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Mccree v. Jones





APPEAL from the Circuit Court of Williamson County; the Hon. BROCTON LOCKWOOD, Judge, presiding.


This case concerns the title to two parcels of land in Williamson County. The trial court held that the plaintiffs, Frank and Betty McCree, owned the land in fee simple by virtue of adverse possession. The defendants have appealed to this court, where they argue that the requirements for adverse possession have not been met, and that the trial court should have partitioned the property in recognition of their interest in it.

The property in question has been in the McCree family since the early years of this century. Tract I consists of 20 acres of farmland, 14 acres of which were owned solely by Katie McCree, and six acres of which were owned by Katie and her husband, John, during her lifetime. Tract II is largely a strip pit, as it was mined during the 1930's, but several of the 25 acres in this land are tillable. It was owned by John McCree in his lifetime.

Katie McCree died intestate on May 16, 1926, leaving as her survivors her husband, John, and their three children, Mary Jones, Viola McCree, and Sam McCree. As the parties stipulated, this left John with a one-third interest in 14 acres of Tract I and a two-thirds interest in the remaining six acres. Mary, Viola, and Sam each owned a two-ninths interest in the 14 acres and a one-ninth interest in the six acres.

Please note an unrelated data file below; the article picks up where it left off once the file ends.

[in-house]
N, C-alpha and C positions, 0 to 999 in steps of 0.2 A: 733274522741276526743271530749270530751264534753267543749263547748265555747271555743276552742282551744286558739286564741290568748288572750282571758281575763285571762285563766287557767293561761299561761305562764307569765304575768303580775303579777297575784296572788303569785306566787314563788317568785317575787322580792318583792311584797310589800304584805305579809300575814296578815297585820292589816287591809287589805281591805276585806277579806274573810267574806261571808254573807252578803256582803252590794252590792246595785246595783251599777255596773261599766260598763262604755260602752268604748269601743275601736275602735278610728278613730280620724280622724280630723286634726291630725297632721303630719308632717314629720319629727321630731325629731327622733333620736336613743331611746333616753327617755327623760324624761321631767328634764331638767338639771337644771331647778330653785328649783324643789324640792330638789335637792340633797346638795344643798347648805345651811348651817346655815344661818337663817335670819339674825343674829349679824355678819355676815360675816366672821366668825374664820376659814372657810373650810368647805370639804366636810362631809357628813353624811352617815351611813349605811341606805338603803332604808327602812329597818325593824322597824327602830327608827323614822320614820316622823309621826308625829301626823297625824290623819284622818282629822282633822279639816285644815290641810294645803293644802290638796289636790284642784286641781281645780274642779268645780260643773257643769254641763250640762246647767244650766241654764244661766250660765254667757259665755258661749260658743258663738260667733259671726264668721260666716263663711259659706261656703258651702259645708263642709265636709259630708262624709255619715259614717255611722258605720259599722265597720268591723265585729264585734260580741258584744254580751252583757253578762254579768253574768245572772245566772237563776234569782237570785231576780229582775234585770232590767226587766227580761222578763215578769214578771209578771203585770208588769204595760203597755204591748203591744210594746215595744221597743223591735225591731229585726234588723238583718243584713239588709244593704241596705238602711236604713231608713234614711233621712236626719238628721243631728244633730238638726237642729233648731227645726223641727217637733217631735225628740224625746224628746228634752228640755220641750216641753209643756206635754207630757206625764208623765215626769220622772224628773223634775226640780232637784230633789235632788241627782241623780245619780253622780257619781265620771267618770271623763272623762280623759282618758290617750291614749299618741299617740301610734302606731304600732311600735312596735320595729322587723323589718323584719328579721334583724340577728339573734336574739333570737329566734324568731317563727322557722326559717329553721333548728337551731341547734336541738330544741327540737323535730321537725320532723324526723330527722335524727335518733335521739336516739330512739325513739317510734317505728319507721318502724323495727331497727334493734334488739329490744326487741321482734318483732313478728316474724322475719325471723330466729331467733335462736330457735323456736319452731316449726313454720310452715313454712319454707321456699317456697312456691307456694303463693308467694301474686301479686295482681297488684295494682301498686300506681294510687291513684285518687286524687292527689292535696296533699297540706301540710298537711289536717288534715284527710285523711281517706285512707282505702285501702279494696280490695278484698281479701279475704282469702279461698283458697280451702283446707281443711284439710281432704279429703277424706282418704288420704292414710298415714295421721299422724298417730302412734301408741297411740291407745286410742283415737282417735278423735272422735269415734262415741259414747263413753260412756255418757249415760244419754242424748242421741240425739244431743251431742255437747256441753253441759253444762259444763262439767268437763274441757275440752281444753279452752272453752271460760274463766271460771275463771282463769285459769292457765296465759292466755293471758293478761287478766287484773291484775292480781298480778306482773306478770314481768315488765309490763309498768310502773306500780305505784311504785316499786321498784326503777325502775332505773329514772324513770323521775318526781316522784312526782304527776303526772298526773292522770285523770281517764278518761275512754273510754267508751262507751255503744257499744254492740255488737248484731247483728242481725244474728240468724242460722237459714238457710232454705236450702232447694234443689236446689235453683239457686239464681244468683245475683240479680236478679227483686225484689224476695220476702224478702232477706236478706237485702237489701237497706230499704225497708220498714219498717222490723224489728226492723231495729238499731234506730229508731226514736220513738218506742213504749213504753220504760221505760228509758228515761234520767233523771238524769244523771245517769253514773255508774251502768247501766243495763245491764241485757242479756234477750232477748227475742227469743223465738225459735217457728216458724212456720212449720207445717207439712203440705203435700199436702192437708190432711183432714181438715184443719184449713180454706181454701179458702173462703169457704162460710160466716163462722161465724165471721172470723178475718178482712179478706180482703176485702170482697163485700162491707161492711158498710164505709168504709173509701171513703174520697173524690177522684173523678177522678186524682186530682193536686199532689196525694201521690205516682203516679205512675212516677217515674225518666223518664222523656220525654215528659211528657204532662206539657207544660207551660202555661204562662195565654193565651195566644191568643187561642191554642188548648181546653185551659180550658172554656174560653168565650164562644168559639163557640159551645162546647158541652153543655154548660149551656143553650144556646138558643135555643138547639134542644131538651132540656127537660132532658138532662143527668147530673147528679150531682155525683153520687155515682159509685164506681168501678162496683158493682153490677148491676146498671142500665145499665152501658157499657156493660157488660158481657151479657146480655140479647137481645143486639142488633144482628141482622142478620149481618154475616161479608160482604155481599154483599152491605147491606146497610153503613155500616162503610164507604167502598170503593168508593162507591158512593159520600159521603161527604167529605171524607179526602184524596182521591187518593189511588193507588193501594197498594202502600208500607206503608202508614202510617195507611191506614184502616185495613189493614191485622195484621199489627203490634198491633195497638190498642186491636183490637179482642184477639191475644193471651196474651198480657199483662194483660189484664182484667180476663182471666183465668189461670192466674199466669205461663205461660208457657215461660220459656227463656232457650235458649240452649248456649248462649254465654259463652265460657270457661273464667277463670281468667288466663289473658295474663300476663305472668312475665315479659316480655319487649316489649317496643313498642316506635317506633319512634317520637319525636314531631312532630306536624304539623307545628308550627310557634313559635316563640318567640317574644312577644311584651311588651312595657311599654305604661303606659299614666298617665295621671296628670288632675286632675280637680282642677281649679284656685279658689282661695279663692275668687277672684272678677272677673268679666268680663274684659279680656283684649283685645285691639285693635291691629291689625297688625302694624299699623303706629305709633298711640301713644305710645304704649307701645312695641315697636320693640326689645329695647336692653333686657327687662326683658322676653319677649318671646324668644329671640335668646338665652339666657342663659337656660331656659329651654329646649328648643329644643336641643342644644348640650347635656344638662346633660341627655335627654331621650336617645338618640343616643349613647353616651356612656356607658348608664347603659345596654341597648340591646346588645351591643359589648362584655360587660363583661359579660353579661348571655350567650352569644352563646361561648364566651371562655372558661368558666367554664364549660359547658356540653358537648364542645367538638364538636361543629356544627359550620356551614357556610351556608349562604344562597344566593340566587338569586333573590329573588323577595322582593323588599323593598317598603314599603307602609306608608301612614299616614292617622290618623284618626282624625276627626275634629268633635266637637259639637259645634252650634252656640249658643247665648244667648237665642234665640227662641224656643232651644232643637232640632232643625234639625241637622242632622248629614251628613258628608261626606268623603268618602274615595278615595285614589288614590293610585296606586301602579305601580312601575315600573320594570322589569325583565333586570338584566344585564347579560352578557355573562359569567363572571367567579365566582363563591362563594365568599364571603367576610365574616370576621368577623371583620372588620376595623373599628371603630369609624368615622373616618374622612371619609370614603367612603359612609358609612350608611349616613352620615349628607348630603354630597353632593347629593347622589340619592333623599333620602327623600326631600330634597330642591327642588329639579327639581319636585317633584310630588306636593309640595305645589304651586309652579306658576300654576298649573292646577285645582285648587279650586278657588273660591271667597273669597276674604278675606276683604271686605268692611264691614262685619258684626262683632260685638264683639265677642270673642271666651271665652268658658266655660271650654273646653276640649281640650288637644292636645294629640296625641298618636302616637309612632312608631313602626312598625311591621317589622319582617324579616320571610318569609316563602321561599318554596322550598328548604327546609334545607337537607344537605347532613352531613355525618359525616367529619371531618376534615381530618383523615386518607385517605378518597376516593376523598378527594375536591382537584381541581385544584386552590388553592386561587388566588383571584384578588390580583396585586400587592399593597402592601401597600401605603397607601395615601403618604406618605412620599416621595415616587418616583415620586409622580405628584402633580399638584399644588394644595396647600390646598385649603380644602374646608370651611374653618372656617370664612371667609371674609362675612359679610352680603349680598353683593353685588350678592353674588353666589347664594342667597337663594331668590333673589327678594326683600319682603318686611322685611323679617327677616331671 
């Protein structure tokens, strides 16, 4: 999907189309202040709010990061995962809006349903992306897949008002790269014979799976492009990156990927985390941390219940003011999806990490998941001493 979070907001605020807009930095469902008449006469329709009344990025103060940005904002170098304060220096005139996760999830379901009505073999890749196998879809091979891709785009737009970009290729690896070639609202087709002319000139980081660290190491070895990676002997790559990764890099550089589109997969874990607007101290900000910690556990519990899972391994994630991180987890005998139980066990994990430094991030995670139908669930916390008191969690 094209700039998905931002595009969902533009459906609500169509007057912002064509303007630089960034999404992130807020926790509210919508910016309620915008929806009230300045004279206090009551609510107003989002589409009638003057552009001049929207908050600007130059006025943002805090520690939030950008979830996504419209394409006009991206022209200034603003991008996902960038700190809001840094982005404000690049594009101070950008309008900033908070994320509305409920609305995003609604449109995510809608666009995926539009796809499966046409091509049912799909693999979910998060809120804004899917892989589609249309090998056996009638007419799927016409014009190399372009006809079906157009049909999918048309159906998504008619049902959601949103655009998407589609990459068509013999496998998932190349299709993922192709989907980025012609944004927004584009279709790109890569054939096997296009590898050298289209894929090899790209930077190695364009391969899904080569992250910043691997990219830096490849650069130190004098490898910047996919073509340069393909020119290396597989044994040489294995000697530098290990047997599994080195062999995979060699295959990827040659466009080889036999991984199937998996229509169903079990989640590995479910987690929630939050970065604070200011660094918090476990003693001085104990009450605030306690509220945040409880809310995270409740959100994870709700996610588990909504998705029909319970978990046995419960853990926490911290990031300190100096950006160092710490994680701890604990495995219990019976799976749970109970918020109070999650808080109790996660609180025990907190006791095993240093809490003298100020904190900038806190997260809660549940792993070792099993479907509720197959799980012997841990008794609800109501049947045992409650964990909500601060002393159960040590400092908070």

On March 31, 1932, Mary Jones and her husband, Fred Jones, conveyed by quitclaim deed all interest in the two tracts in favor of Viola McCree. The parties dispute the legal effect of this document, but, as a quitclaim deed does not pass a future interest or after-acquired title (Ill. Rev. Stat. 1979, ch. 30, par. 8; Bruce v. McCormick (1947), 396 Ill. 482, 72 N.E.2d 333), it could have conveyed only the interest which Mary owned in 1932, namely that portion of Tract I which she inherited from her mother, Katie McCree. Thus, after the execution of the quitclaim deed, John retained his one-third interest in the 14 acres and his two-thirds interest in the six acres. Viola owned four-ninths of the 14 acres, and two-ninths of the six acres, while Sam held two-ninths and one-ninth of those plots, respectively.

On April 2, 1939, John McCree died intestate and his interest in the property passed equally to his three children. After his death, Mary Jones owned one-ninth of the 14 acres, two-ninths of the six acres and one-third of the entire 25-acre parcel known as Tract II. Viola became the owner of five-ninths of the 14 acres, four-ninths of the six acres and one-third of Tract II. By coincidence of arithmetic, Sam retained one-third of each piece of land. This pattern of ownership was maintained for nearly 30 years.

During this period, Sam farmed all of Tract I and two acres of Tract II. According to tenant-farming custom, Sam kept two-thirds of the proceeds from his crops and gave one-third to Viola, but nothing to Mary. Sam and Viola paid the real estate taxes on the land. According to the evidence introduced at trial, there is nothing to show that Mary Jones objected to this arrangement, or requested part of the profits, even though she lived near Viola McCree in Carterville, Illinois.